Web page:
Film is the most collaborative of the arts (well, comic books have to rank up there, too, but that discussion is for another time). When you think about great movie partnerships, you usually think of actors who are magical together. I’m thinking here of the screen pairing of Cary Grant and Irene Dunne in movies such as The Awful Truth (1937), My Favorite Wife (1940), and Penny Serenade (1941). Or Robert Redford and Paul Newman’s two classic pairings in Butch Cassidy and the Sundance Kid (1969) and The Sting (1973).
Or you may be thinking of the classic director/actor pairings, like Martin Scorsese and Robert De Niro, who both started their careers with memorable work together in Mean Streets (1973), Taxi Driver (1976), and Raging Bull (1980). Another great director/actor combo was John Ford and John Wayne, who worked together regularly, but most notably in Stagecoach (1939), She Wore a Yellow Ribbon (1949), and The Searchers (1956). The longest partnership of this type may have been Akira Kurosawa and Toshiro Mifune, who worked together on sixteen films, including such masterpieces as Rashomon (1950), Seven Samurai (1954), and Yojimbo (1961).
But some of the most deeply entwined partnerships are actually between directors and composers, especially when considering how much of a difference it makes to the audience experience. For instance, it’s hard for us as moviegoers to think of a Steven Spielberg movie without a John Williams score. Today, I am going to look at some of the best of these pairings. Many of these duos have worked together on many films, so I will be examining the films that provide the best example of how they work together to tell a story.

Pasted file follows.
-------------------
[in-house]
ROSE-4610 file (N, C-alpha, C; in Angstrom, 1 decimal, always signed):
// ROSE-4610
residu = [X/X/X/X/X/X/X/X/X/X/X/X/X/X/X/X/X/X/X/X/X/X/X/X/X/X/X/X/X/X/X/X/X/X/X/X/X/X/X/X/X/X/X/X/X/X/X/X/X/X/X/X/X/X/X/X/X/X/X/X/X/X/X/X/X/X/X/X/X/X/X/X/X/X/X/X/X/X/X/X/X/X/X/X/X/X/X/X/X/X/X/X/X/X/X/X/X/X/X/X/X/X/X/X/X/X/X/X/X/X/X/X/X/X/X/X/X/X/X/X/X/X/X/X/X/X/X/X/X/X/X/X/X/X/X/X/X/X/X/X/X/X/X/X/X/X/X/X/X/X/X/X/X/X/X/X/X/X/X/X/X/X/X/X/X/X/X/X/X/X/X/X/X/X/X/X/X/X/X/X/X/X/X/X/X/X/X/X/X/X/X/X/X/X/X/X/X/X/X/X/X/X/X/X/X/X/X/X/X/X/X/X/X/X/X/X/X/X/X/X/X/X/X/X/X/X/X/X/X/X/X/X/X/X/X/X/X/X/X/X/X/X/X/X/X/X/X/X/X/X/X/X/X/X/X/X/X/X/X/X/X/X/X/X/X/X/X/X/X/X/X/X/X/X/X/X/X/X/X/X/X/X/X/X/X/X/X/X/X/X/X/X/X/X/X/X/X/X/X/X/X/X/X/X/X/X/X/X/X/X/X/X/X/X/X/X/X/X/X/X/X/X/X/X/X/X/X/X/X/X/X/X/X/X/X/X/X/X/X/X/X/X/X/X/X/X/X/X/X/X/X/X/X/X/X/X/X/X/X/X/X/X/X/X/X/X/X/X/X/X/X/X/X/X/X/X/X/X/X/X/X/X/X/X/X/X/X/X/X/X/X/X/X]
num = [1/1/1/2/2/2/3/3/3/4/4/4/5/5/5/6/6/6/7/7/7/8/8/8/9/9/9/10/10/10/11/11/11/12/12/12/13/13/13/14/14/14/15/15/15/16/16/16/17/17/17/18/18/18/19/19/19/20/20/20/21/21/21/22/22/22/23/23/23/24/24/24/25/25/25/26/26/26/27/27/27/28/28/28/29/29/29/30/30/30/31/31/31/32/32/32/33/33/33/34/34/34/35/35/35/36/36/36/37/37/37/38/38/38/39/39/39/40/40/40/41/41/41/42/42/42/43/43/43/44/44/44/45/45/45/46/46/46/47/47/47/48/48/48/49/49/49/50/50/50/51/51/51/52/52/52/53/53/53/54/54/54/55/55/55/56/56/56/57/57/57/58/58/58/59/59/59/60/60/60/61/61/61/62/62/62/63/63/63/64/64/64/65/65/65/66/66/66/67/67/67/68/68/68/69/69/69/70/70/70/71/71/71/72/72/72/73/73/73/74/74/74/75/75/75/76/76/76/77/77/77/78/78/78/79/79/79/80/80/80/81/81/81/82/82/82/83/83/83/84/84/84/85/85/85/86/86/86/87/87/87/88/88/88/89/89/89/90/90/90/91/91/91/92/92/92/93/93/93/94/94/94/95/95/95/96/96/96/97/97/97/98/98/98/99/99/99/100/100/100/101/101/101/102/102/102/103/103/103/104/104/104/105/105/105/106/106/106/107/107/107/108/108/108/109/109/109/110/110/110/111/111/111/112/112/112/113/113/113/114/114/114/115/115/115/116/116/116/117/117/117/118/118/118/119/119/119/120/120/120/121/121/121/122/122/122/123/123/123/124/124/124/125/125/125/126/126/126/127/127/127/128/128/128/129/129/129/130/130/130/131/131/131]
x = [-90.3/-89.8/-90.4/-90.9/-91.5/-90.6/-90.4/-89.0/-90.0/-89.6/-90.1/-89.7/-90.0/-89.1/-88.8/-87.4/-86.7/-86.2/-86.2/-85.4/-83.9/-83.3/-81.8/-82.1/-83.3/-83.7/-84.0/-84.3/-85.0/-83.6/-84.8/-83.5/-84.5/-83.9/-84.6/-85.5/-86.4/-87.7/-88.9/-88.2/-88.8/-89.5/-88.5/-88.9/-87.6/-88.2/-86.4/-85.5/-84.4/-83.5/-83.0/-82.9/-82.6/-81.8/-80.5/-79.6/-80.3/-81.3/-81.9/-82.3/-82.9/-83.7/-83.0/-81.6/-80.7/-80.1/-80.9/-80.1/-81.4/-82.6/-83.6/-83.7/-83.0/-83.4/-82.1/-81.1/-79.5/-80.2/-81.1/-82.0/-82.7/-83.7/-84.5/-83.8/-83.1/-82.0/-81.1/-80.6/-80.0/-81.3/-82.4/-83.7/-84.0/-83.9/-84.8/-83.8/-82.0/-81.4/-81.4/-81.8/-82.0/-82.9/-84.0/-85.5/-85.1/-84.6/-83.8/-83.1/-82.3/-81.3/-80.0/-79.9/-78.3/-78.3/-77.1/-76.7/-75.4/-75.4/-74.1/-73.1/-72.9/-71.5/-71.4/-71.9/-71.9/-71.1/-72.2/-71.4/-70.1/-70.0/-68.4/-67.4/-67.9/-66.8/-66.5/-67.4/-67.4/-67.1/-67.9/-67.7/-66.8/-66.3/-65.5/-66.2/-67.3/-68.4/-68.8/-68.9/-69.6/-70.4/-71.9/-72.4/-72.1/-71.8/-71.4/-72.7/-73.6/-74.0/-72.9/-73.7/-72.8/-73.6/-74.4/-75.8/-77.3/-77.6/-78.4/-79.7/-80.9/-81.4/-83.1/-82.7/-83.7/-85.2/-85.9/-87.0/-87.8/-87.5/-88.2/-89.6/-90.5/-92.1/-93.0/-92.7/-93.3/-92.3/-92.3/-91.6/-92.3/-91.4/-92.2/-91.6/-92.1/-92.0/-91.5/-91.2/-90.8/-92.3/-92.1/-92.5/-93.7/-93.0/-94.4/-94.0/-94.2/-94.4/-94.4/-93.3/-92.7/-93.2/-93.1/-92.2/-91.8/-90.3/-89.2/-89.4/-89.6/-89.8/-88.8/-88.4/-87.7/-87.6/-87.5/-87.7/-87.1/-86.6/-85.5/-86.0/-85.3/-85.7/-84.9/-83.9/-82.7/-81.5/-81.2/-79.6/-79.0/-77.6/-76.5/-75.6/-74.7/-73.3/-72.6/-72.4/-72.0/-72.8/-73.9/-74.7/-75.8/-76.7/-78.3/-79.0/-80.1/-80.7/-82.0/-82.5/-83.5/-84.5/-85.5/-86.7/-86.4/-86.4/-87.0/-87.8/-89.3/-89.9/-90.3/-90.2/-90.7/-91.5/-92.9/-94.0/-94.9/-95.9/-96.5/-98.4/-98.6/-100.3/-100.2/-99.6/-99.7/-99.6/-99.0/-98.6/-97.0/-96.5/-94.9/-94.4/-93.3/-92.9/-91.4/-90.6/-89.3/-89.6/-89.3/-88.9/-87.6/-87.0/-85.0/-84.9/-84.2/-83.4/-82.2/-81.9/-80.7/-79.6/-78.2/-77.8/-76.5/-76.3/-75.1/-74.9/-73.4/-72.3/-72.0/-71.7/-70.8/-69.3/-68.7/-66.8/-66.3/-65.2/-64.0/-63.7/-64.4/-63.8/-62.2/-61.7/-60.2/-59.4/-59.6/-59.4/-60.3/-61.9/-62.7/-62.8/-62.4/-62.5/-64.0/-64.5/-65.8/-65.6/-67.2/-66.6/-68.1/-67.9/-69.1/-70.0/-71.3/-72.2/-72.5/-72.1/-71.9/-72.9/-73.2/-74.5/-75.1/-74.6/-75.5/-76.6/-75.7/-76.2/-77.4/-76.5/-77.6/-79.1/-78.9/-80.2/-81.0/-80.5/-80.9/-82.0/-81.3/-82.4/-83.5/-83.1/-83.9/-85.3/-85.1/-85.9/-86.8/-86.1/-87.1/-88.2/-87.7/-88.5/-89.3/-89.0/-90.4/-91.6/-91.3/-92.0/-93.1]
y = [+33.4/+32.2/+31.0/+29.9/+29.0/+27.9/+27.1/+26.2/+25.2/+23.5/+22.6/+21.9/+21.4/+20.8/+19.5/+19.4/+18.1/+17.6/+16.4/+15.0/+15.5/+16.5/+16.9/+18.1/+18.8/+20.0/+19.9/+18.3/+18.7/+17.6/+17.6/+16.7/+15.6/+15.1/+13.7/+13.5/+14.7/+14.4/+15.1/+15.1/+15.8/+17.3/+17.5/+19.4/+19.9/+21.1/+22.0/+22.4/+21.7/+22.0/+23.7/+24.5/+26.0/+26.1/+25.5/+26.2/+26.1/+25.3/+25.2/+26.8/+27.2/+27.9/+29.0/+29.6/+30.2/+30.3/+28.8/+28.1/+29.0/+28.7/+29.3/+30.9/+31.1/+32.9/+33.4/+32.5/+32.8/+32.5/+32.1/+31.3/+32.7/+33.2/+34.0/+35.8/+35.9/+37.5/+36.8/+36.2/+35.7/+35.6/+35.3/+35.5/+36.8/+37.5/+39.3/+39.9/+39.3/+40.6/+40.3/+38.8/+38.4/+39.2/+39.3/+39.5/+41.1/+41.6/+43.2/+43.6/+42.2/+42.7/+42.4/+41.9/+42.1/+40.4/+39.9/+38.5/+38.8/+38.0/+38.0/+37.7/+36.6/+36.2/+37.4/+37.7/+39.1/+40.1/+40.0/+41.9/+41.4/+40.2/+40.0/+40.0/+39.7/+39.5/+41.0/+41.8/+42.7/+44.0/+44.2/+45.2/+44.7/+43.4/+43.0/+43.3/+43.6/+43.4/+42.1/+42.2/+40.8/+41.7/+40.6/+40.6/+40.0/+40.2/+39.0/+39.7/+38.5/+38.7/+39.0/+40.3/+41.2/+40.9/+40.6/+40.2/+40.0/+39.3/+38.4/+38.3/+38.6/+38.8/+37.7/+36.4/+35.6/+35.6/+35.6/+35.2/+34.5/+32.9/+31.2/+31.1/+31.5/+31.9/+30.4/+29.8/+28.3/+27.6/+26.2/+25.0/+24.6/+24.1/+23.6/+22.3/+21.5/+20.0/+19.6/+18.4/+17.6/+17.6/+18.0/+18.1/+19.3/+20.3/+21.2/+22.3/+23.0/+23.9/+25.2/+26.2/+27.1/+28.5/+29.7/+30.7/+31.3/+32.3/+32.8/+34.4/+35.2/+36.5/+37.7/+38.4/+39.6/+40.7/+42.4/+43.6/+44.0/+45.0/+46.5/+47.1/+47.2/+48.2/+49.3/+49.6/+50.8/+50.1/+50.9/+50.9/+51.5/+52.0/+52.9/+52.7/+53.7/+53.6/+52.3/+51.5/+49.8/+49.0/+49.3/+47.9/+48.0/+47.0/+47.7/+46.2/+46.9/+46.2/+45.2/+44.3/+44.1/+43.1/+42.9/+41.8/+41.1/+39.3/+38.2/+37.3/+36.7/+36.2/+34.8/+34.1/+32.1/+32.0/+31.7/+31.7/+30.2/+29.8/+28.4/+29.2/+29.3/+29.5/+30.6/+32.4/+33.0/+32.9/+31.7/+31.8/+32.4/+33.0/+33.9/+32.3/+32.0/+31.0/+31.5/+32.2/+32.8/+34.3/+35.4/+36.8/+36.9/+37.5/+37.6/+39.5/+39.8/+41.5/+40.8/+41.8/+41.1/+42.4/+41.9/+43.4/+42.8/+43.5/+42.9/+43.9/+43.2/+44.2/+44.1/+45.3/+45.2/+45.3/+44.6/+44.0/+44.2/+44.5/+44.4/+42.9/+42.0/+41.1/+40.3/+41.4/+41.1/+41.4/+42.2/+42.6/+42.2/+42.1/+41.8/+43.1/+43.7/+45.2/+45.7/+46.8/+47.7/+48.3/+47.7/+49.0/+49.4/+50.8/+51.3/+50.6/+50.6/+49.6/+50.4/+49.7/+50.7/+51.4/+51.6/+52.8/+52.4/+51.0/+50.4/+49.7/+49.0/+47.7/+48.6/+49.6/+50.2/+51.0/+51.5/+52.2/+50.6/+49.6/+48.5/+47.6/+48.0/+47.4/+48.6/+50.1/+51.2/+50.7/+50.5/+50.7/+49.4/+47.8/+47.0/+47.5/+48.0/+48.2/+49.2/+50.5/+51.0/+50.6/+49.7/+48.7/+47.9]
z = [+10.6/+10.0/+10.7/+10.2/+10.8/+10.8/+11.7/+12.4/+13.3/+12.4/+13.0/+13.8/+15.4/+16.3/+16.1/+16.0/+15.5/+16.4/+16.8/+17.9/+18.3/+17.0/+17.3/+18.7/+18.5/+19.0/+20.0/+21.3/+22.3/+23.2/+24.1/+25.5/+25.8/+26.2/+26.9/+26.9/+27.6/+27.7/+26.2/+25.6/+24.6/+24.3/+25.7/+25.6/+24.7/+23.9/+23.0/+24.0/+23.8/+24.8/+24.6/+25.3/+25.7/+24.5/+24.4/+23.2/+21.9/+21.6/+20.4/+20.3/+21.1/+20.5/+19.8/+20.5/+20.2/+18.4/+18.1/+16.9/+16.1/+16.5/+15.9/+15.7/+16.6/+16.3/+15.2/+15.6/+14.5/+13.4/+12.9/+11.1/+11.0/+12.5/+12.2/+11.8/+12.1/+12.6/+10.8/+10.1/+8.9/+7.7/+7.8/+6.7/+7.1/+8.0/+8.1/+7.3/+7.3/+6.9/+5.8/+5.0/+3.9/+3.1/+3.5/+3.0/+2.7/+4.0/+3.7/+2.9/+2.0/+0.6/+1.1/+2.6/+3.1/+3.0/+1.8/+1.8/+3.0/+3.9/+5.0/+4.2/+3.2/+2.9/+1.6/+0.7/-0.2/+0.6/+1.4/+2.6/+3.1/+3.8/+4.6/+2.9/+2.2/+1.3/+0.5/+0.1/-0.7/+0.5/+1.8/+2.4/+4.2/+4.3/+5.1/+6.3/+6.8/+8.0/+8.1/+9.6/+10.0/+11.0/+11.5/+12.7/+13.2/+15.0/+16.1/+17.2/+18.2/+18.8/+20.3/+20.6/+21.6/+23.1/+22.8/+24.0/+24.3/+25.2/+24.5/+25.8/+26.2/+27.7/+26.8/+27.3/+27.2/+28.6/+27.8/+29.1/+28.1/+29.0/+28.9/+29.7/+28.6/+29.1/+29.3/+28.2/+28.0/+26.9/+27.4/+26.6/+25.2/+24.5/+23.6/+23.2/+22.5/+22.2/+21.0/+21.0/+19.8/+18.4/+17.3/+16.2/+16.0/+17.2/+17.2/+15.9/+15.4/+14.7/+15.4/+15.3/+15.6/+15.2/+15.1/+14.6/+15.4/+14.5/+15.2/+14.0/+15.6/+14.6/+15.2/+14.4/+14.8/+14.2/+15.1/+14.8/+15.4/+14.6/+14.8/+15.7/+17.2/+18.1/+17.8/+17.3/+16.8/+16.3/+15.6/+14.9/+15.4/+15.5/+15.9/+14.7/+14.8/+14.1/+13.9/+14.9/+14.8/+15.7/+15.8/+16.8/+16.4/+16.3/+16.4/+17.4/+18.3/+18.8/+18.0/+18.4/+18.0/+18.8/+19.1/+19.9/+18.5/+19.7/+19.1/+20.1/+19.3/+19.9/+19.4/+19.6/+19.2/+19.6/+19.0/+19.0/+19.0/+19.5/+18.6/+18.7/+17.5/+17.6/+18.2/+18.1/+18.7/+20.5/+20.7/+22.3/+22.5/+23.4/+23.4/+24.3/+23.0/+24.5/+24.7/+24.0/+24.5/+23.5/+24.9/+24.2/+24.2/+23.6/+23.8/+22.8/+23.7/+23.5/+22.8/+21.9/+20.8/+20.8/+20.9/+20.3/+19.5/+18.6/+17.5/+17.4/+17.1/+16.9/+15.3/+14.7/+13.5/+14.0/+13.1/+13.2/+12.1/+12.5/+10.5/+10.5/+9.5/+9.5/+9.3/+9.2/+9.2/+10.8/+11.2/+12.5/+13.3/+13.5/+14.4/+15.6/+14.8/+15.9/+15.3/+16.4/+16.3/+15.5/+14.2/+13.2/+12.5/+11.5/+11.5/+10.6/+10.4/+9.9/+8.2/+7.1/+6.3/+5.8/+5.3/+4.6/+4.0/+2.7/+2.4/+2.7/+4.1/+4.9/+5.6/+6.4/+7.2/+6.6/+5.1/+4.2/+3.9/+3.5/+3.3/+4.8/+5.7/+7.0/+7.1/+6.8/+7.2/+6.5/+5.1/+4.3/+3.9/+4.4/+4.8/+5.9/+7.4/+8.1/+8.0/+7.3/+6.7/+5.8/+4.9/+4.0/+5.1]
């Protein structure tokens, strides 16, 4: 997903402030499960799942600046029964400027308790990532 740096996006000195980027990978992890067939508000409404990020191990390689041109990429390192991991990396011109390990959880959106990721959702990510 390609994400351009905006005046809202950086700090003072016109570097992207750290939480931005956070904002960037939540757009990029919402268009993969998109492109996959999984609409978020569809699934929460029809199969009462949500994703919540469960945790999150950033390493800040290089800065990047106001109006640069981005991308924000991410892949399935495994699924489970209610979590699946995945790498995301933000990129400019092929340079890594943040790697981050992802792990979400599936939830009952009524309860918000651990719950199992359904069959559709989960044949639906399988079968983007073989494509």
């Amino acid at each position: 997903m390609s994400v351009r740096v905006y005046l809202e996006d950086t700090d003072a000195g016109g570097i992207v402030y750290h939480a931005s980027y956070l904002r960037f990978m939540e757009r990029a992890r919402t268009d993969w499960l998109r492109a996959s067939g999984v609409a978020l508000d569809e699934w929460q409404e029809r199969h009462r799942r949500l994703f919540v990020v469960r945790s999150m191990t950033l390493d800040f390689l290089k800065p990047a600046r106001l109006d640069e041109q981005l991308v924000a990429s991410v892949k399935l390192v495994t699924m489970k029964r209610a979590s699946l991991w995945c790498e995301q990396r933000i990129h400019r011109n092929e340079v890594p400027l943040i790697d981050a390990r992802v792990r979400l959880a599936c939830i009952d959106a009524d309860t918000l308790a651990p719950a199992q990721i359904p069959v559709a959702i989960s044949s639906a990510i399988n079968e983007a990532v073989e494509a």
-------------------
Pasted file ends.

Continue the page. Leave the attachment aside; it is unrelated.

Williams has scored all but three of Spielberg’s movies in a collaborative adventure that began almost forty five years ago with Jaws (1975) and continued through the next several decades, including such diverse films as Star Wars (1977), E.T. (1982), Saving Private Ryan (1998), and Catch Me If You Can (2002). For me, their finest collaboration was Close Encounters of the Third Kind (1977). The five-note motif that the aliens use to signal their arrival and which the scientists use to beckon the aliens has become what Spielberg described as “a character in the movie.” This simple motif goes like this: Start with a tone, then go up a full tone, then down a major third, then down a full octave, then up a perfect fourth.
It was that simple. Williams reportedly presented Spielberg with nearly 100 different possible musical motifs to be used as signals, and this is the one they settled on. It’s hypnotic. The rest of the score is magnificent, stirring, frenetic at times, powerful, and full. My favorite part of the score, however, is a tiny moment at the end. I have always believed that Close Encounters isn’t really about space aliens; it’s about the dreams we each have for our lives, about how we sometimes feel out of place and lost and feel we belong somewhere else. And there it is. As Richard Dreyfuss’s character enters the spaceship and it begins to leave Earth, Williams quotes the tune of “When You Wish Upon a Star.” This is the moment when director and composer mesh into a quiet statement of the theme: wishing upon a star. That’s what this movie is about, and they reveal it to us in that moment. It’s perfect.
All of Tim Burton’s first six movies were scored by Danny Elfman. They are two peas in a pod, artistically, and it’s hard to imagine two artists more in sync with the other’s vision. Burton has a vividly visual and eccentric style of filmmaking that is both amusing and heartfelt. Elfman came out of the avant-garde art-rock movement of the late 1970s and early ‘80s. Their collaboration started with the up-tempo, quirky, amusing score Elfman wrote for Burton’s Pee Wee’s Big Adventure (1985), but reached its apogee in Burton’s spectacular The Nightmare Before Christmas, a wildly inventive film that blended Halloween with Christmas in a daring stop-action animated style that had seemingly gone out of style with the demise of the “Gumby” cartoons. Elfman’s spidery, experimental, and exuberant score perfectly matches the tone and style of this film. In fact, it’s impossible to imagine the film working with anyone else composing for this endlessly entertaining movie.